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Editorial: UC system remains inflexible, inequitable in its treatment of workers

By Editorial Board

Nov. 17, 2021 10:33 p.m.

Correction: The original version of this article incorrectly stated that a month after October 2020, organizers submitted over 10,000 union authorization cards to the California Public Employment Relations Board. In fact, the organizers submitted these cards in May 2021.

This post was updated Nov. 19 at 12:39 p.m.

The University of California is a globally renowned public research university system.

Its unethical treatment of thousands of faculty and staff seriously calls that title into question.

Case in point: The Student Researchers United-United Auto Workers is jumping hurdles to get the University to recognize its efforts.

As early as October 2020, graduate student researchers across the UC have campaigned to form a union to address poor working conditions and increase students’ collective bargaining power.

In May, the organizers submitted over 10,000 union authorization cards to the California Public Employment Relations Board, which certified the union had secured a majority of support in August.

Instead of allowing student researchers to be fully represented, the UC claimed it recognized the union but sought to exclude fellows and trainees from the group. The University asserted that students who receive external fellowships and traineeship grants are not classified as employees under the Higher Education Employer-Employee Relations Act – the law establishing collective bargaining rights of UC employees – despite these researchers facing the same conditions in the workplace.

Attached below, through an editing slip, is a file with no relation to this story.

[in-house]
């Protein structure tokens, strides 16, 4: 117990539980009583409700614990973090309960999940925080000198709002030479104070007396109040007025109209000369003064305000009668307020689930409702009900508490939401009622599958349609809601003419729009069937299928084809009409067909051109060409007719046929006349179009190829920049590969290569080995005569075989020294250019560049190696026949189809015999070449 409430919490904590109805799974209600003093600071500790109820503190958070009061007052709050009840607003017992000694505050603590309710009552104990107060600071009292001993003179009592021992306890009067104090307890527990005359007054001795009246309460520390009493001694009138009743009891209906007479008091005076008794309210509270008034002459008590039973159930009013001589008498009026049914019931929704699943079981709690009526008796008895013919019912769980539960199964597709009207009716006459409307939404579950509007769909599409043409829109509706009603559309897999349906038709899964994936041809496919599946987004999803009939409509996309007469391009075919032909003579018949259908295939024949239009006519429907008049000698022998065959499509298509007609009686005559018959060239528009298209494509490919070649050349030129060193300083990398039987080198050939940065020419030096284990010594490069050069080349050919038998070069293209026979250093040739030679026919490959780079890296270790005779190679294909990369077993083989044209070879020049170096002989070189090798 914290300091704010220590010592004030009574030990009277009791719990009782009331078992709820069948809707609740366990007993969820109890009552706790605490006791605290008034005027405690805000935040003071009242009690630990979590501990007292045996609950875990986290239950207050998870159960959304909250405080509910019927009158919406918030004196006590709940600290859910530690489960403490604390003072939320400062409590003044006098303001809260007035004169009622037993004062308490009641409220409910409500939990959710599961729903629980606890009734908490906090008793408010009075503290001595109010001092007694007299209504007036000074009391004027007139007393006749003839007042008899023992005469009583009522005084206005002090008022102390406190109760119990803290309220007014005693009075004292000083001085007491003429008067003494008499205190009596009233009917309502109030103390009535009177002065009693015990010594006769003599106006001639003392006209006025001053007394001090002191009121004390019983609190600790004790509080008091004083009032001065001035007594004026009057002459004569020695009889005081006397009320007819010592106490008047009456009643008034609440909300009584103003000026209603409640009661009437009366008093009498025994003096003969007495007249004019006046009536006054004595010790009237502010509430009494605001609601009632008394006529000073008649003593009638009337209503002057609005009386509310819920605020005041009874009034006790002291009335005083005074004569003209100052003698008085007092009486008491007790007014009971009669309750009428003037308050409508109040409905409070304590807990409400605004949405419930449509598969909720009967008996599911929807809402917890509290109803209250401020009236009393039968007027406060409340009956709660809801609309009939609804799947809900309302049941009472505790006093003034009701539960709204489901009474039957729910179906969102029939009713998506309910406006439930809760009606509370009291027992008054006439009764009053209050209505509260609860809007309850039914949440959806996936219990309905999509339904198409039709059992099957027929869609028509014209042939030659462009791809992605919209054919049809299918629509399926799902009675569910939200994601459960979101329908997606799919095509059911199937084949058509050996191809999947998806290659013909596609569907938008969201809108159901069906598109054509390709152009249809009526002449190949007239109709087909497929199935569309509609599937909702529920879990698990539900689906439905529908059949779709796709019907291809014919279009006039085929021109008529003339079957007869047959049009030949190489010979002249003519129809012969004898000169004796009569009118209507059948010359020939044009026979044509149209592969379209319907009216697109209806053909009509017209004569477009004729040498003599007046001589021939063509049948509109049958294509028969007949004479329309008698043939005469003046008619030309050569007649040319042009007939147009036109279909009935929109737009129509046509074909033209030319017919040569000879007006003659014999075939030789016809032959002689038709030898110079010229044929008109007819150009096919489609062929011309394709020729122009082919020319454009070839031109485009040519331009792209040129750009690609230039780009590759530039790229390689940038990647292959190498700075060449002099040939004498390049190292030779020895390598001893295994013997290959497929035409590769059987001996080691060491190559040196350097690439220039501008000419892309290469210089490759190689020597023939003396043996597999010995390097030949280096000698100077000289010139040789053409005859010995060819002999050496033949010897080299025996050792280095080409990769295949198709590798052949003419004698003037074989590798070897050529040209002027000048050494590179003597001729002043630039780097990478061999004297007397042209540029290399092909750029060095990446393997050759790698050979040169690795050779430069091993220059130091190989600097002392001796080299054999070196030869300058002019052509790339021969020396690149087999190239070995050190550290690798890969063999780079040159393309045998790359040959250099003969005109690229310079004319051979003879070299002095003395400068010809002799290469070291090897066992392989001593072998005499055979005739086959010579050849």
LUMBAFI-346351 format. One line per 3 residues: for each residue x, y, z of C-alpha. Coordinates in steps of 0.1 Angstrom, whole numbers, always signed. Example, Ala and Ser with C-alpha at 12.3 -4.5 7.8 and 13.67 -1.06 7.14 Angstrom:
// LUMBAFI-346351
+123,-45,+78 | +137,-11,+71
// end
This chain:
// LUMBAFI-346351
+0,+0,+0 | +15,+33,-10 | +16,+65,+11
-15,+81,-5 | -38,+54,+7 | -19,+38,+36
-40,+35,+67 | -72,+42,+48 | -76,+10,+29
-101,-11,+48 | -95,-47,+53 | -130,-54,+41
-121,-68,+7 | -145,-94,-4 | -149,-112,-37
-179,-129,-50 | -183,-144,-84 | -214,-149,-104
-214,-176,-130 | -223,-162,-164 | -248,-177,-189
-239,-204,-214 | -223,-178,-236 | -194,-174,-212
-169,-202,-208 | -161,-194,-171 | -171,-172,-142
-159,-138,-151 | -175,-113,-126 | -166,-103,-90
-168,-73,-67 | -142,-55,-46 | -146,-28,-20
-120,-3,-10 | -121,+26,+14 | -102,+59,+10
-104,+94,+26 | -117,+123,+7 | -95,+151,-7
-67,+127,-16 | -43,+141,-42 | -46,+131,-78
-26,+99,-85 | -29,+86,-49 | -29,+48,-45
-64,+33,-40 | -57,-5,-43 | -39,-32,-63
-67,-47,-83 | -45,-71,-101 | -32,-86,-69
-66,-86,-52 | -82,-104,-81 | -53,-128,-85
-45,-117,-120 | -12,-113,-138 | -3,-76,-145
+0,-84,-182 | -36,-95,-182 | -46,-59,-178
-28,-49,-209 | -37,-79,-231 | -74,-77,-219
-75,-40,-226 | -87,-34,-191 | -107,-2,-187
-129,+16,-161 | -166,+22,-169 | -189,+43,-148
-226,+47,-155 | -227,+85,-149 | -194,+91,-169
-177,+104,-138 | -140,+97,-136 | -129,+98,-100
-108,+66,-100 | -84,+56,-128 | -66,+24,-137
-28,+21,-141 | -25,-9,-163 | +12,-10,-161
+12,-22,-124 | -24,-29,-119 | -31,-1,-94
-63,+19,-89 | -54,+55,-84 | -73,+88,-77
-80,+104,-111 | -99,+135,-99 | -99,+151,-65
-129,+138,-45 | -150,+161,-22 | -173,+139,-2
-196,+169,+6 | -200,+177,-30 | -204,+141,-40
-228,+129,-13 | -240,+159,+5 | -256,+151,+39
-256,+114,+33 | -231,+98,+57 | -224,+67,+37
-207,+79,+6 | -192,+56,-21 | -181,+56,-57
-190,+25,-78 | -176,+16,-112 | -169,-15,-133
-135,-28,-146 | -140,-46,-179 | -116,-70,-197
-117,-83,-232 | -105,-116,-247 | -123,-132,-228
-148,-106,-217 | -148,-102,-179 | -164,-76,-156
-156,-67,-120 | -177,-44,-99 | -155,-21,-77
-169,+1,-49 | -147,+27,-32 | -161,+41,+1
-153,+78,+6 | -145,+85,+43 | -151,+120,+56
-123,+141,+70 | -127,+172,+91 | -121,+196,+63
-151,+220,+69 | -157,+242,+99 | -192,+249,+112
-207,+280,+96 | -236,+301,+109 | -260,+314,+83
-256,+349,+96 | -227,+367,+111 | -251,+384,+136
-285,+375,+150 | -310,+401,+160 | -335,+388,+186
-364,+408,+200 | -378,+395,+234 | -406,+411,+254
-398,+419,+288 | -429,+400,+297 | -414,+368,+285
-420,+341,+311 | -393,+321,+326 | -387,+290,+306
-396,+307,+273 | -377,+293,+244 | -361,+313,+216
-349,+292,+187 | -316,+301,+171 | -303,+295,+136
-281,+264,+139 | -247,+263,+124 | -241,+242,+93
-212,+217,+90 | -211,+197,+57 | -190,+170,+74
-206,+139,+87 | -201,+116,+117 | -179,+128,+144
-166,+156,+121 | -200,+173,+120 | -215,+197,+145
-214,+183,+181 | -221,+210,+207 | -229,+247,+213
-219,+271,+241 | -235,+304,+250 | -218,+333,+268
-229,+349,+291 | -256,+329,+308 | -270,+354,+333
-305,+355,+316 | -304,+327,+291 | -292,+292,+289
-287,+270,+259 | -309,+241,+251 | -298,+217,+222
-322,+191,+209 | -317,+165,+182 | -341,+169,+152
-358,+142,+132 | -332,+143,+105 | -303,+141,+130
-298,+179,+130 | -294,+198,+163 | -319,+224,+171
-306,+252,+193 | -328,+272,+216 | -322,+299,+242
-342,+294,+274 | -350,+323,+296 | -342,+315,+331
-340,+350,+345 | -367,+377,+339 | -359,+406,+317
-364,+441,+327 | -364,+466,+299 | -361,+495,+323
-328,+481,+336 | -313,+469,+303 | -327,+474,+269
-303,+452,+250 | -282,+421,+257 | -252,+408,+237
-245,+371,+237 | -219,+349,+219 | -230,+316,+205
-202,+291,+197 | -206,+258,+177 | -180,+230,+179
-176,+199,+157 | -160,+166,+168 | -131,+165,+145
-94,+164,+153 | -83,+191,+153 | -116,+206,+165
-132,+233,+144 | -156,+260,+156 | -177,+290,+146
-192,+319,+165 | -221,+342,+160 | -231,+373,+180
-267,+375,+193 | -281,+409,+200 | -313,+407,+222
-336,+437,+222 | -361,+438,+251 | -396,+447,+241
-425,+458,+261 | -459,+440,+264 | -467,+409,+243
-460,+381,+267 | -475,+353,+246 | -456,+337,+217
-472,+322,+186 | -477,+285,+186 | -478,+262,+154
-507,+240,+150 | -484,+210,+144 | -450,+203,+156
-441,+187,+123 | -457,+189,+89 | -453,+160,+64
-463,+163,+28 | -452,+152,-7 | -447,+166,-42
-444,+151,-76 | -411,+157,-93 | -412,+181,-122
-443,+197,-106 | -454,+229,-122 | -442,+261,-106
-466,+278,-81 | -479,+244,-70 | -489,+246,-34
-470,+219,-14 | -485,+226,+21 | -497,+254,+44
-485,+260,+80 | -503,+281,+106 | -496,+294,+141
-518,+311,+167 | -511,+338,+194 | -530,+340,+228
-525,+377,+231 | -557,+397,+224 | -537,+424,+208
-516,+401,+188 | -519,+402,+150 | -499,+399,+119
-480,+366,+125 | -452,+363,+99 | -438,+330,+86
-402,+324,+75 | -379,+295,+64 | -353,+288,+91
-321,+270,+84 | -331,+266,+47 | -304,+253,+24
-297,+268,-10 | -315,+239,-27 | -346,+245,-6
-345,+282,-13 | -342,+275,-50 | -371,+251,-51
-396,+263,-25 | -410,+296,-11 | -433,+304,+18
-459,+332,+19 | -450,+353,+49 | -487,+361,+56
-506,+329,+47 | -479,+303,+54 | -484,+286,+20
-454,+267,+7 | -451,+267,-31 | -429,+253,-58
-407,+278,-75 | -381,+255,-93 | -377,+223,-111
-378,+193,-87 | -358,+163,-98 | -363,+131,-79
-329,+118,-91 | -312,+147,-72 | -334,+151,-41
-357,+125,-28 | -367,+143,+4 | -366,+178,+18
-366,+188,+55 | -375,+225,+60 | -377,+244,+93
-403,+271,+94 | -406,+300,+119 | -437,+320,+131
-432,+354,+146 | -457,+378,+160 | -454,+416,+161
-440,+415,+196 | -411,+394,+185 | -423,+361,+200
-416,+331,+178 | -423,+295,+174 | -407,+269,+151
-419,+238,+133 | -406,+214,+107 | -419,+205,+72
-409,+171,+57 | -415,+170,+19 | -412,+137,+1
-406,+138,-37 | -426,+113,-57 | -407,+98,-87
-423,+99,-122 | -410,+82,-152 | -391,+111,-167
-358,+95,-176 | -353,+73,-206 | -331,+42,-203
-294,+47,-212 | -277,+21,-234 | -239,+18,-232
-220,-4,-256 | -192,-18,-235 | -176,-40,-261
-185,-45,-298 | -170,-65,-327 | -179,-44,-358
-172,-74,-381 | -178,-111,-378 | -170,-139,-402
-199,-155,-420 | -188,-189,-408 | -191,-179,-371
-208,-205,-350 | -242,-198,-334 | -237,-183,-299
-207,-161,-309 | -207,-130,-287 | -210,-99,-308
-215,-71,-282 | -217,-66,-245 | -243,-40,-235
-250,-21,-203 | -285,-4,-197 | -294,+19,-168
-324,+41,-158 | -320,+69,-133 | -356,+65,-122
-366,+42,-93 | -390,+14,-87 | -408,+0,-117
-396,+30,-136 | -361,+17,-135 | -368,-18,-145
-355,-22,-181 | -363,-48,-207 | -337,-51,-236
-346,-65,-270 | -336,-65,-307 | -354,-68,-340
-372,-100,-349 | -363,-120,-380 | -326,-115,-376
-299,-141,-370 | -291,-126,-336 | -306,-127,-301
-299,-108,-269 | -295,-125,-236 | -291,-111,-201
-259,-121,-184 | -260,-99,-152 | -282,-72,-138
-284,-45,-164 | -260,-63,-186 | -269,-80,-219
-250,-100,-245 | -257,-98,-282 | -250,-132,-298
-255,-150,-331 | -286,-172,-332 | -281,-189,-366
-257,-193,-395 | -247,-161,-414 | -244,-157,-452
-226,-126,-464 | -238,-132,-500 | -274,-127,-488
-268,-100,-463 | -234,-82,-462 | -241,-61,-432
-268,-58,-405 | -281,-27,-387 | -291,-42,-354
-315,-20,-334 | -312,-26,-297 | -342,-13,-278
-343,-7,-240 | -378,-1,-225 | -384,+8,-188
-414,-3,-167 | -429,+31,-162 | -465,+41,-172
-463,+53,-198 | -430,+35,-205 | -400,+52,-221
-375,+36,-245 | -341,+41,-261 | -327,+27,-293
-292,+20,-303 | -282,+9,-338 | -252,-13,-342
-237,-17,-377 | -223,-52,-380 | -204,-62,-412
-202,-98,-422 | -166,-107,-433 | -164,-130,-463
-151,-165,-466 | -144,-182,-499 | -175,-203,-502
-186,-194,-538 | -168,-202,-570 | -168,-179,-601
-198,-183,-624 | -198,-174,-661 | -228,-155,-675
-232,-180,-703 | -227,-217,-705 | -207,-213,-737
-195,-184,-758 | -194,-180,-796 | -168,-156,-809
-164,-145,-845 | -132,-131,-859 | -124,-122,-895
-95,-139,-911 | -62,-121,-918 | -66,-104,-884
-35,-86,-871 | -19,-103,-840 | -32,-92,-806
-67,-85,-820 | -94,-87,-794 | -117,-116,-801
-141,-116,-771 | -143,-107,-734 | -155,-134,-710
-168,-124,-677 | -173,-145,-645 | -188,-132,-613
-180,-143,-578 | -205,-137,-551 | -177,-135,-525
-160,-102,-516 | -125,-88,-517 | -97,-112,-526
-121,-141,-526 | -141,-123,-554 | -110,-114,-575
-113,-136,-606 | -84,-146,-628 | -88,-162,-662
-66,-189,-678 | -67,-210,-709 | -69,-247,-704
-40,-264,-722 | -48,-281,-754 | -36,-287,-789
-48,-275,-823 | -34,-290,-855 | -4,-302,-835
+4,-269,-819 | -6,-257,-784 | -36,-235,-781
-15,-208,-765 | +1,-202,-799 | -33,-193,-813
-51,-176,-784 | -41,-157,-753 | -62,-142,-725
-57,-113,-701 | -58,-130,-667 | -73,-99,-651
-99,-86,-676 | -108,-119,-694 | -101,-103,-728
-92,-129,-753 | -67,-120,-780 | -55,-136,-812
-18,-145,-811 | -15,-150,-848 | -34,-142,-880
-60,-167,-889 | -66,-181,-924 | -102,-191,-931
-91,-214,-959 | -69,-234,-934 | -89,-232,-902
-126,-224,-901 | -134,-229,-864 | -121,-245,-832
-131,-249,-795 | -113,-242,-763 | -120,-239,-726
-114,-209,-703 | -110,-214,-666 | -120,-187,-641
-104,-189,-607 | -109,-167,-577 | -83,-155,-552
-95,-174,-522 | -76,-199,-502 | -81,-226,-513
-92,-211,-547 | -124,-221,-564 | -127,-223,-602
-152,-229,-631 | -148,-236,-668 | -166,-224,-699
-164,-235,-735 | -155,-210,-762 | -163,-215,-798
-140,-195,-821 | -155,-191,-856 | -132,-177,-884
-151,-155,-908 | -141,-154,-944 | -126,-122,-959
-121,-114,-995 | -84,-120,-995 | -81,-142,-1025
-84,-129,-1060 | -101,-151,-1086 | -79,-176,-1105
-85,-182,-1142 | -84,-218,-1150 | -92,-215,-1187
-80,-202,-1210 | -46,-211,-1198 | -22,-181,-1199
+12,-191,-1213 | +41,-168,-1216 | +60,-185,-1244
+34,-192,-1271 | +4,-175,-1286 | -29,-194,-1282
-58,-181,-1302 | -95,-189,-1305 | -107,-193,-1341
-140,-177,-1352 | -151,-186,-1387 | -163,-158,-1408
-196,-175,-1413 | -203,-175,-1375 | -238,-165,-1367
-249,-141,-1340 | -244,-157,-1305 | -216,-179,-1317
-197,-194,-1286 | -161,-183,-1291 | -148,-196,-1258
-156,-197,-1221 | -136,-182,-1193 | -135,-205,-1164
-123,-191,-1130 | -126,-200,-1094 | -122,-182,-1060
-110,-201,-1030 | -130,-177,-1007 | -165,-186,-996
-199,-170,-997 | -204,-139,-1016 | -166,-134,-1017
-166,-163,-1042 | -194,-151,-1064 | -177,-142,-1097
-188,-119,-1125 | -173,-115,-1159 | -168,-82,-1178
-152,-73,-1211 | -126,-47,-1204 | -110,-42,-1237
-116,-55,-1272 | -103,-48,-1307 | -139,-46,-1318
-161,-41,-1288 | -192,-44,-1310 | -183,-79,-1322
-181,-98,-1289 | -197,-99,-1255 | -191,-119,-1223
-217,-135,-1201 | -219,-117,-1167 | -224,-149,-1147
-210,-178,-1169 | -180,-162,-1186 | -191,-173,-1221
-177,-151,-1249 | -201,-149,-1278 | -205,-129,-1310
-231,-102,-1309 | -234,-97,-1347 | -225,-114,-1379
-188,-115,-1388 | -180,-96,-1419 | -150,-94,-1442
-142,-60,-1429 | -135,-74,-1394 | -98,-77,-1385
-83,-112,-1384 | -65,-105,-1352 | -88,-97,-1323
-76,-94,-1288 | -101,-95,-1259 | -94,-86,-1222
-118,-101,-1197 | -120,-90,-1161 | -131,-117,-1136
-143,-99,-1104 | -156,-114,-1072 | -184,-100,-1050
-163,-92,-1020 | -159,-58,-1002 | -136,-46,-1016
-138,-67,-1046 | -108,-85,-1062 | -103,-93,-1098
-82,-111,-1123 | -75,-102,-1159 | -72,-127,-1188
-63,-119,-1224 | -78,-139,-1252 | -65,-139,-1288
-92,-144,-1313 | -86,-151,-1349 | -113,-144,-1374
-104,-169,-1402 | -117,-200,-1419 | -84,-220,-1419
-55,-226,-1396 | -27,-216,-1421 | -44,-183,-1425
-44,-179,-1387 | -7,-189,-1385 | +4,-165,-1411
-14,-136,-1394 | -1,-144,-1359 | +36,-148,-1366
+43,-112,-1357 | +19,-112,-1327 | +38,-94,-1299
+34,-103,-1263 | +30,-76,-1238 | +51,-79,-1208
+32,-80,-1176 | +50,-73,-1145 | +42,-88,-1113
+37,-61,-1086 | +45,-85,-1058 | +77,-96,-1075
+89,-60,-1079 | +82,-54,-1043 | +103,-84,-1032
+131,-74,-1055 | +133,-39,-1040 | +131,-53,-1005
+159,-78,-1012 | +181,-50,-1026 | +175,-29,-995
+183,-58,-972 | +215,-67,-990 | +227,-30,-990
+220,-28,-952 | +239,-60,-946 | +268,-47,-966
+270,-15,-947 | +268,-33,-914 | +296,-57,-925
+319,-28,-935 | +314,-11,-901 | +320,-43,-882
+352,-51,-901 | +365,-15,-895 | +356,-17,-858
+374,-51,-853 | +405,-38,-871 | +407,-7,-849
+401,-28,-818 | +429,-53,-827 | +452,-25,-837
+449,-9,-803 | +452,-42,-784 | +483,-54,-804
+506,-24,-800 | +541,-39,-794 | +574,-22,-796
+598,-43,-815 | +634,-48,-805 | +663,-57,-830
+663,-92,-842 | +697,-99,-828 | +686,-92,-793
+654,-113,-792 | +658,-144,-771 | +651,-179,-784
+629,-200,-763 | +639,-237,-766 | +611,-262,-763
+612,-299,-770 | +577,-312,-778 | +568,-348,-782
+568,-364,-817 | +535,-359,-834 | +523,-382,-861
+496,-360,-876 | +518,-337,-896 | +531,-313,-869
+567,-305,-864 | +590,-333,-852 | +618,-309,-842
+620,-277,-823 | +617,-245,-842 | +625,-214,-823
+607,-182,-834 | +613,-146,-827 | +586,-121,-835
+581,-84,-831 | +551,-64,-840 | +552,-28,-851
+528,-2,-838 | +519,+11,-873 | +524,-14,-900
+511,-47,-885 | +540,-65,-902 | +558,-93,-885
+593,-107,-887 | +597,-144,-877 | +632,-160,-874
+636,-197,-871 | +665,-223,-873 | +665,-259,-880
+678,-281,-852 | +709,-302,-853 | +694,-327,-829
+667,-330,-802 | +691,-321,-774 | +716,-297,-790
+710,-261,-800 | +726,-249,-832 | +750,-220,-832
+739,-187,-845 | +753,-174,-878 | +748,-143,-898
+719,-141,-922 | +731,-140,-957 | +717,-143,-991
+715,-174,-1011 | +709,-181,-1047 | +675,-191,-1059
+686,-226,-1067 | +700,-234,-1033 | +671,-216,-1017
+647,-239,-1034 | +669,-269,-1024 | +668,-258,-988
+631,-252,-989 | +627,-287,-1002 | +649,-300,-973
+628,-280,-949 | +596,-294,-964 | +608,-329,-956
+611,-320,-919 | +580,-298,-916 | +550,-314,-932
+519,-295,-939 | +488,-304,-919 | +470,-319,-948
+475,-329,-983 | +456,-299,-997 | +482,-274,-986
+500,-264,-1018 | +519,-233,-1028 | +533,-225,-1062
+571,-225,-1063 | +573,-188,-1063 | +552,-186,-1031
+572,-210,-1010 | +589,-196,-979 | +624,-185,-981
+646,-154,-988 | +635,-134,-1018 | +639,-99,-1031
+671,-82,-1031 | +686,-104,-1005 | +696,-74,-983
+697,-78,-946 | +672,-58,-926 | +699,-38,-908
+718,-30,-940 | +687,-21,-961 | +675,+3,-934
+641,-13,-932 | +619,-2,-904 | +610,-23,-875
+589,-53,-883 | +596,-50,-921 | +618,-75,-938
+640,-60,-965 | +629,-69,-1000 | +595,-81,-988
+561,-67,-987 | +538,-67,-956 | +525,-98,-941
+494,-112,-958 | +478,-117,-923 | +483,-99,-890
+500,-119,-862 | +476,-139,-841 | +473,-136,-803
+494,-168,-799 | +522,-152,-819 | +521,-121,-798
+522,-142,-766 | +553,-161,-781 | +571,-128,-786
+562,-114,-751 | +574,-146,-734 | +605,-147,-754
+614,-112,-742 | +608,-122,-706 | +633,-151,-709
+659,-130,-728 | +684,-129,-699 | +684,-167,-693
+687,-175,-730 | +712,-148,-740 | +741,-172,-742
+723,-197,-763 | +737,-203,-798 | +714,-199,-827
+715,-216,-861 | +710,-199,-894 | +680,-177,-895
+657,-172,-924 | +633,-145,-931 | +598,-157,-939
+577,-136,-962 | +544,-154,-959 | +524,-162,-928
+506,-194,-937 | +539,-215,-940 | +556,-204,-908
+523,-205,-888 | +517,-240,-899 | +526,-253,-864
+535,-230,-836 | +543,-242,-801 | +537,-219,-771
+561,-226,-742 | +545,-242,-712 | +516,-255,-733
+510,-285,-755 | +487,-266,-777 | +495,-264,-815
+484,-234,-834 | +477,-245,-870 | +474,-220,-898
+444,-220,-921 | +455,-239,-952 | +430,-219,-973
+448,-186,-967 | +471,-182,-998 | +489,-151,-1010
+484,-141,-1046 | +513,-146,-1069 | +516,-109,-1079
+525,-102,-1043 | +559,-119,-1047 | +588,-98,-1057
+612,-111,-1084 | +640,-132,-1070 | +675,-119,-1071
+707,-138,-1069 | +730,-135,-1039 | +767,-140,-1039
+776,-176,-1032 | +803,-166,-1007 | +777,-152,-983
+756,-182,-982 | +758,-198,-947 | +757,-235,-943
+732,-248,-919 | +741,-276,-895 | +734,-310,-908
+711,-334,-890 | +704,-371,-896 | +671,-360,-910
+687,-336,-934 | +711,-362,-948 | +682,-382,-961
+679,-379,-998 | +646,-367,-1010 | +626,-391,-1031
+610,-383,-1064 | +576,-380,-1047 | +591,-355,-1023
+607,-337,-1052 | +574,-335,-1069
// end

Because the University cannot partially recognize the union, PERB declared it had failed to recognize SRU-UAW. Rather than making a good faith effort to initiate negotiations, the UC used a technicality to force graduate student researchers to choose between gaining recognition for only part of the union or prolonging the fight for recognition for all its members.

Researchers have chosen to fight. Starting Nov. 10, SRU-UAW began a strike authorization vote, which would give student researchers across UC campuses the option to suspend research if over two-thirds of student researchers vote in favor.

The board supports SRU-UAW in its effort to gain full recognition for student researchers and secure better pay and safer working conditions.

But it shouldn’t have come to this.

The SRU-UAW’s challenges in gaining recognition reflect the negligence and inflexibility with which the University has treated its workers, many of whom are bargaining for better working conditions.

The University Council-American Federation of Teachers, the union that represents more than 6,800 lecturers and part-time faculty at the UC, planned on striking Wednesday and Thursday after failing to reach an agreement with the University since negotiations over pay and job security began in 2019.

But just shy of six hours before the start of the strike, UC-AFT announced it had reached a tentative agreement with the UC that gives lecturers more opportunities for salary increases, better job stability and greater access to paid medical leave.

Why the UC waited until the eleventh hour to extend basic protections to its laborers is mystifying.

Meanwhile, too many UC campuses are seeing a shortage of dining hall staff, which has put strains on existing workers.

Besides dining hall workers being underpaid and overworked, those hoping to be hired directly by the UC must work through language barriers, application issues and travel costs to attend in-person interviews.

Although some UC campuses are currently working to recruit more campus workers, hiring staff without improvements to current standards and processes is not sustainable.

Workers deserve a more equitable workplace, increased pay and better job security. After all, they keep the UC running.

And as for the University, it must remember it resists change at its own peril.

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